The theme of choice features in the Sefat Emet’s understanding of the verse that we recite every morning in the Birchot HaShachar – “asher natan lasechvi bina lehavchin bein yom uvein layla” – who gives the rooster understanding to distinguish day from night (note that there are some commentators who translate the word sechvi as heart or mind. The word appears in Job 38:36). In Hassidism, animals are often referred to as representing man. The rooster instinctively senses the difference between night and day, darkness and light. Human beings are fortunate to have been endowed with intelligence and free choice to distinguish between night and day, darkness and light.  God points us in the right direction, trusting that we will choose well.

The Sefat Emet believed that every person’s soul is fundamentally righteous; we are all created in the image of God and, as such, we are fundamentally good. Doing teshuva, particularly at this time of year, means returning to the inner nugget of virtuousness that is within us. The entire world is renewed each day, each month, each year; Elul is a particular time of renewal.  Through teshuva, choosing life and goodness by honoring the Torah and mitzvoth, we have the promise of achieving personal and collective renewal.

This has been a momentous year at Matan.  Our first cohorts of exceptional scholars are completing the Hilkhata and Morot L’Halakha programs and receiving their certification as Halakhic Responders and teachers.  They are adding a strong and much needed voice to the Halakhic discourse, serving as spiritual guides, communal leaders and increasingly as Halakhic Responders.  They are touching lives and empowering women and families through knowledge and practice of the Halakha.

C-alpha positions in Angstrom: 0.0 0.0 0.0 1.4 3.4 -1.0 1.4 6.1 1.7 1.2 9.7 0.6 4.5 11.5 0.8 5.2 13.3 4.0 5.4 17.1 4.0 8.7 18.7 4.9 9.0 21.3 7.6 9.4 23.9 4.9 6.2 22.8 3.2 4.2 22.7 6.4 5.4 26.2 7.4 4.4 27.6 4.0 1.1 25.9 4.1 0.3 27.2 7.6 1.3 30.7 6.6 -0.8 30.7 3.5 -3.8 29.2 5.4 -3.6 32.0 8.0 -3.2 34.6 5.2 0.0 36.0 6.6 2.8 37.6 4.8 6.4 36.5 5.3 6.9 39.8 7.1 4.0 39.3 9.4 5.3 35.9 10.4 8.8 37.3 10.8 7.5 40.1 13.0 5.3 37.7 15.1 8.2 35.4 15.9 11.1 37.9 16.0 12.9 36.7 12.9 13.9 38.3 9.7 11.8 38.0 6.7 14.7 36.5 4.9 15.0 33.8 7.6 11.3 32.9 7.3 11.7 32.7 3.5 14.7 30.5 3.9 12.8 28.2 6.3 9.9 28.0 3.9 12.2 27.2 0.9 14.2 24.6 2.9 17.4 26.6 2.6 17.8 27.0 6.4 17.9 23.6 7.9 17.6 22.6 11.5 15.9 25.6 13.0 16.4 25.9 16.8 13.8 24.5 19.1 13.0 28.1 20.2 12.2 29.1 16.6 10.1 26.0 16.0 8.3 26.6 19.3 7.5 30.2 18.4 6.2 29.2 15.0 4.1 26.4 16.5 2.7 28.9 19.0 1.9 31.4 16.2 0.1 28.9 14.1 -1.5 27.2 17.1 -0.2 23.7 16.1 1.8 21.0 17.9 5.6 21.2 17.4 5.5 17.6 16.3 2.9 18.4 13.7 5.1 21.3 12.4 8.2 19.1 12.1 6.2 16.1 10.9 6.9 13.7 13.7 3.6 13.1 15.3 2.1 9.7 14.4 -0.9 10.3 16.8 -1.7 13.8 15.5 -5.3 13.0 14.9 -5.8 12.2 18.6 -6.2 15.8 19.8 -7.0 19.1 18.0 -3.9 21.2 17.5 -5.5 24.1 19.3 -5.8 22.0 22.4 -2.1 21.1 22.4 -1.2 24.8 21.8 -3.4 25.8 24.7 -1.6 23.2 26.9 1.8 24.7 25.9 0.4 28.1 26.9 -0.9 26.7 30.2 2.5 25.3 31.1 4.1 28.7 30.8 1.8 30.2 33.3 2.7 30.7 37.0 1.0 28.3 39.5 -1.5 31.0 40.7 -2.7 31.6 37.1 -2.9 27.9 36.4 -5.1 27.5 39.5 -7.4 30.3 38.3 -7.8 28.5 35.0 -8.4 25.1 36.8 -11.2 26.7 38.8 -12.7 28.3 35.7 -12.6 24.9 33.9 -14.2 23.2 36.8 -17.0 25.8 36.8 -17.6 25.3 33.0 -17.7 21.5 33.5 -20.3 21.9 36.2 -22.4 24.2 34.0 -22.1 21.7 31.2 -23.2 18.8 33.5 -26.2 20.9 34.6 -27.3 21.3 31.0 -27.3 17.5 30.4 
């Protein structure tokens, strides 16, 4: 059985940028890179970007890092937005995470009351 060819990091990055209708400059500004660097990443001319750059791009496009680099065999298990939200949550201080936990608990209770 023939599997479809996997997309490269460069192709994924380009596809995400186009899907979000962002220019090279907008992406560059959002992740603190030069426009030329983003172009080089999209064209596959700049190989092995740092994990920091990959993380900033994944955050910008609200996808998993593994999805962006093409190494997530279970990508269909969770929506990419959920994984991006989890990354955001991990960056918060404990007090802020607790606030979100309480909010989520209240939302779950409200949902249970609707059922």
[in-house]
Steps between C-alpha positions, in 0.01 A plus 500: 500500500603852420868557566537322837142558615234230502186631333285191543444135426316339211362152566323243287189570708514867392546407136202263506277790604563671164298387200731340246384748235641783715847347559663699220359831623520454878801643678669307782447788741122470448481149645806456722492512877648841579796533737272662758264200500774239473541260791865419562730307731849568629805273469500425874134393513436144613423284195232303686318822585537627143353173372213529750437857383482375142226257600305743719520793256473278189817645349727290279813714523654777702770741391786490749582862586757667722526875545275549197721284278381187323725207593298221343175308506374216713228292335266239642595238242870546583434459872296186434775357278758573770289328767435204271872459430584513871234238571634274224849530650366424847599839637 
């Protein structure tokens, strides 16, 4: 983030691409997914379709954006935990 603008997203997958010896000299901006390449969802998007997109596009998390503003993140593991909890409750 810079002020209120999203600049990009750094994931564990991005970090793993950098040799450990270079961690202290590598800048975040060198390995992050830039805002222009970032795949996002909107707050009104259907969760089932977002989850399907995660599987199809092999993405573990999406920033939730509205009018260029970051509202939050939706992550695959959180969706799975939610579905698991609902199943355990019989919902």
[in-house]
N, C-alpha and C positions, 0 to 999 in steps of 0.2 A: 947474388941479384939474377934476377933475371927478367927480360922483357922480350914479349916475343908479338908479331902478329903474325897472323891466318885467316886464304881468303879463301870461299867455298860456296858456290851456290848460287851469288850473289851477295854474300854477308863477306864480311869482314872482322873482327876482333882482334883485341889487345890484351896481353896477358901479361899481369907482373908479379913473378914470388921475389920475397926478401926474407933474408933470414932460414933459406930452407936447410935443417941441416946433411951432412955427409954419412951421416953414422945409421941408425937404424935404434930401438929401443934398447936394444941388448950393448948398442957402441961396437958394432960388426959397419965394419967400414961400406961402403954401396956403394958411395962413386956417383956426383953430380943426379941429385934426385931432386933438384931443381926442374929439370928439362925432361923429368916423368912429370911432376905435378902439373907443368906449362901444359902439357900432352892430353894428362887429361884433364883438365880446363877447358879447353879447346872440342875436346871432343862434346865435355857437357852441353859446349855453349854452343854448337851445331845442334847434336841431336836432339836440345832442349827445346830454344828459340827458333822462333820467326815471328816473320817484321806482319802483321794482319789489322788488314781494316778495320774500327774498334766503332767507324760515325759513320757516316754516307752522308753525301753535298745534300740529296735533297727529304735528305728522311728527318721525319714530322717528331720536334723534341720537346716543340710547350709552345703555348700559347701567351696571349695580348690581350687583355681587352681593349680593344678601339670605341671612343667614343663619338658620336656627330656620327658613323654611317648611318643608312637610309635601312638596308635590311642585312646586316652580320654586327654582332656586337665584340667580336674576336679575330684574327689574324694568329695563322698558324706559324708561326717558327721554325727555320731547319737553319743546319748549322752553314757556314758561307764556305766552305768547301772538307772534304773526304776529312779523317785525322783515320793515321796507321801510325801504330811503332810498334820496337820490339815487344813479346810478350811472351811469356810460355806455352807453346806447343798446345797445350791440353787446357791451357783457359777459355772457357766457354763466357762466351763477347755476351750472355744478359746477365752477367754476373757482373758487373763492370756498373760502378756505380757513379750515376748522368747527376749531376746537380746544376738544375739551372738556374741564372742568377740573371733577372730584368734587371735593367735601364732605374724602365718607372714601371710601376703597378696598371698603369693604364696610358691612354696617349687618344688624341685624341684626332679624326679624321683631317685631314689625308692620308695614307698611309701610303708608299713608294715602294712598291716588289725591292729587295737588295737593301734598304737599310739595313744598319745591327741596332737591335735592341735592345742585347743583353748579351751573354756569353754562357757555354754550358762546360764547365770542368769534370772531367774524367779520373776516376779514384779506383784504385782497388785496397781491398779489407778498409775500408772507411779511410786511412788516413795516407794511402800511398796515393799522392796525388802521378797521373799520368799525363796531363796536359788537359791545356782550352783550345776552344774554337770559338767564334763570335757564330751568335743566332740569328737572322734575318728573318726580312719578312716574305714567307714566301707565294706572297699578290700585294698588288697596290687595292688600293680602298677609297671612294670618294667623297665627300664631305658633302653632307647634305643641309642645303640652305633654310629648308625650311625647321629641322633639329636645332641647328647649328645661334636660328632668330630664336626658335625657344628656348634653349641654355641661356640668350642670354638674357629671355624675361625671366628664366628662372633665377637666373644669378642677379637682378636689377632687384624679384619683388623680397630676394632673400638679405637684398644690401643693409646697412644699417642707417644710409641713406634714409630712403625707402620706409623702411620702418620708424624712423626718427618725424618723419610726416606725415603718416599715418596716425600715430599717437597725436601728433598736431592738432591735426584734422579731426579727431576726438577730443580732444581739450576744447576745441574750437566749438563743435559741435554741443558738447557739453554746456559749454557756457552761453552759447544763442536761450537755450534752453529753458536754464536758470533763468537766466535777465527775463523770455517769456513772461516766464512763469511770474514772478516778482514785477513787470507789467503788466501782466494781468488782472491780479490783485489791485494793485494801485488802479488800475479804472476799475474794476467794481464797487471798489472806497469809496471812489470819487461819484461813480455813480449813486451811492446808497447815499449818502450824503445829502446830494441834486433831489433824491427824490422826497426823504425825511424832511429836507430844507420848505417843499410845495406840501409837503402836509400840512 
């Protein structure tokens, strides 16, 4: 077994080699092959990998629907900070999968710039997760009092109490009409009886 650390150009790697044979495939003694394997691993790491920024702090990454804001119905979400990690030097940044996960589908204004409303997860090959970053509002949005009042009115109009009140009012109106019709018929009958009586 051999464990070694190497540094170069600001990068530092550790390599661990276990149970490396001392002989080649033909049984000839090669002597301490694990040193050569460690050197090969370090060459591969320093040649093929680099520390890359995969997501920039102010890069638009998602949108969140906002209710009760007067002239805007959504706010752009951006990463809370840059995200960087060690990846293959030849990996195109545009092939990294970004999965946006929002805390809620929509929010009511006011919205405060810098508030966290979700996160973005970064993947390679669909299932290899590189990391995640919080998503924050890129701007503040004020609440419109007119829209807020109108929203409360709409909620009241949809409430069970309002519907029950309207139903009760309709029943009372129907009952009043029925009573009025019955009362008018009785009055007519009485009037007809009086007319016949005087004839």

The second cohort has graduated from Bellows Eshkolot: the Matan Institute for Tanakh and Jewish Studies which is training knowledgeable and talented women to become master teachers with the necessary skills and resources to excite their students and strengthen their links to Torat Eretz Yisrael, Am Yisrael and Eretz Yisrael.  They are already making a huge difference, transforming the Jewish studies experience for scores of students.

I am bursting with pride at the achievements of all of Matan’s students and graduates and am grateful for the help and commitment of our friends and supporters who enable Matan to offer unparalleled groundbreaking advanced women’s Torah learning opportunities.  Together we’re making our dreams come true, enabling women to learn, lead and inspire.

The last months have been hugely challenging for our family.  Chasdei Hashem, our granddaughter Miki (Miriam bat Chaya) has come through a very difficult surgery and she is on the road to recovery.  There are still hurdles along the way, but with her amazing spirit and determination Miki is moving forward day by day.  We have been overwhelmed and humbled by the outpouring of love and concern from around the world and by the constant tefillot, acts of chesed and Torah learning people have taken on themselves in Miki’s zechut.  I believe with all my heart that this is playing a part in bringing about a refuah shlemah for Miki.  We are thankful beyond words.

May the month of Elul be a time for teshuva and spiritual renewal and may the year ahead be filled with good health, prosperity and peace in Eretz Yisrael.

The Edythe Benjamin חיה בת שלמה, beloved mother of Barbara Hanus, Rosh Hodesh Av Torah Essay.

Rabbanit Malke Bina is the founder and chancellor of Matan: the Sadie Rennert Women's Institute for Torah Studies. Matan's creation in 1988 pioneered women's learning institutions in Israel and abroad. In her role as teacher of Talmud and Jewish law, and advocate and builder of Advanced Torah Scholarship programs for women, Rabbanit Bina has given thousands of women the opportunity and joy of high level Gemara learning and Tanakh classes.